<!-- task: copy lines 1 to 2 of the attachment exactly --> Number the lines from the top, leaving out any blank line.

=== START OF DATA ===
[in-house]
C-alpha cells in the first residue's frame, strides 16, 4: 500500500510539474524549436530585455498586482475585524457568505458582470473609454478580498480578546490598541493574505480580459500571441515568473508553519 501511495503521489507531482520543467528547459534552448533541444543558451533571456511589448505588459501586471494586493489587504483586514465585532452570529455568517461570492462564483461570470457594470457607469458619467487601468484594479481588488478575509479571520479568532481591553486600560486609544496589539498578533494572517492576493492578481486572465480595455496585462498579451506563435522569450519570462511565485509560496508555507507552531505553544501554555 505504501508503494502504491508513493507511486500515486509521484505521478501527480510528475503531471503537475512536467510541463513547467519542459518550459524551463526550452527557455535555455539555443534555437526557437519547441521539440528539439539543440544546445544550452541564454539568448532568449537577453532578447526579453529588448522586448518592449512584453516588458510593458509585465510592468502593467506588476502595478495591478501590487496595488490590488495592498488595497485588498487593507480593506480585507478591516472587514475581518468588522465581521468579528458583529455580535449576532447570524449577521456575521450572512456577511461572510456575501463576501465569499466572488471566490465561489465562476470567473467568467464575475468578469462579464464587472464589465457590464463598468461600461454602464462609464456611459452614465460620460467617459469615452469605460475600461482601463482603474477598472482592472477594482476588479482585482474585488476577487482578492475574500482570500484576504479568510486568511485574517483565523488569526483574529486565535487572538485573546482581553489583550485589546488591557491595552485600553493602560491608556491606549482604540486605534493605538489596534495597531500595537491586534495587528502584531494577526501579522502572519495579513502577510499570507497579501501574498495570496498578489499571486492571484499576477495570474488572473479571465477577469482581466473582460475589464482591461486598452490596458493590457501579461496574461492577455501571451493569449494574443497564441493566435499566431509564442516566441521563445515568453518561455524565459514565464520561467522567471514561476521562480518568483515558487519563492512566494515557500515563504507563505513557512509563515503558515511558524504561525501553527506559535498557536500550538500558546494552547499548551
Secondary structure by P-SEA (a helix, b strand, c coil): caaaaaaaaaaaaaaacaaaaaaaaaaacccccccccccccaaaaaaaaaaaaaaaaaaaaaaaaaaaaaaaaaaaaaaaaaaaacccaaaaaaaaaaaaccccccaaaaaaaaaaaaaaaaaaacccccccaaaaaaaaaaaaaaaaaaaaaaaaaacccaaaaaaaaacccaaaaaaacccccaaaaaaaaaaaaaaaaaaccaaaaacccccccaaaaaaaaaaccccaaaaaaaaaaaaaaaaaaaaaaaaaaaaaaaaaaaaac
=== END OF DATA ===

[in-house]
C-alpha cells in the first residue's frame, strides 16, 4: 500500500510539474524549436530585455498586482475585524457568505458582470473609454478580498480578546490598541493574505480580459500571441515568473508553519 501511495503521489507531482520543467528547459534552448533541444543558451533571456511589448505588459501586471494586493489587504483586514465585532452570529455568517461570492462564483461570470457594470457607469458619467487601468484594479481588488478575509479571520479568532481591553486600560486609544496589539498578533494572517492576493492578481486572465480595455496585462498579451506563435522569450519570462511565485509560496508555507507552531505553544501554555 505504501508503494502504491508513493507511486500515486509521484505521478501527480510528475503531471503537475512536467510541463513547467519542459518550459524551463526550452527557455535555455539555443534555437526557437519547441521539440528539439539543440544546445544550452541564454539568448532568449537577453532578447526579453529588448522586448518592449512584453516588458510593458509585465510592468502593467506588476502595478495591478501590487496595488490590488495592498488595497485588498487593507480593506480585507478591516472587514475581518468588522465581521468579528458583529455580535449576532447570524449577521456575521450572512456577511461572510456575501463576501465569499466572488471566490465561489465562476470567473467568467464575475468578469462579464464587472464589465457590464463598468461600461454602464462609464456611459452614465460620460467617459469615452469605460475600461482601463482603474477598472482592472477594482476588479482585482474585488476577487482578492475574500482570500484576504479568510486568511485574517483565523488569526483574529486565535487572538485573546482581553489583550485589546488591557491595552485600553493602560491608556491606549482604540486605534493605538489596534495597531500595537491586534495587528502584531494577526501579522502572519495579513502577510499570507497579501501574498495570496498578489499571486492571484499576477495570474488572473479571465477577469482581466473582460475589464482591461486598452490596458493590457501579461496574461492577455501571451493569449494574443497564441493566435499566431509564442516566441521563445515568453518561455524565459514565464520561467522567471514561476521562480518568483515558487519563492512566494515557500515563504507563505513557512509563515503558515511558524504561525501553527506559535498557536500550538500558546494552547499548551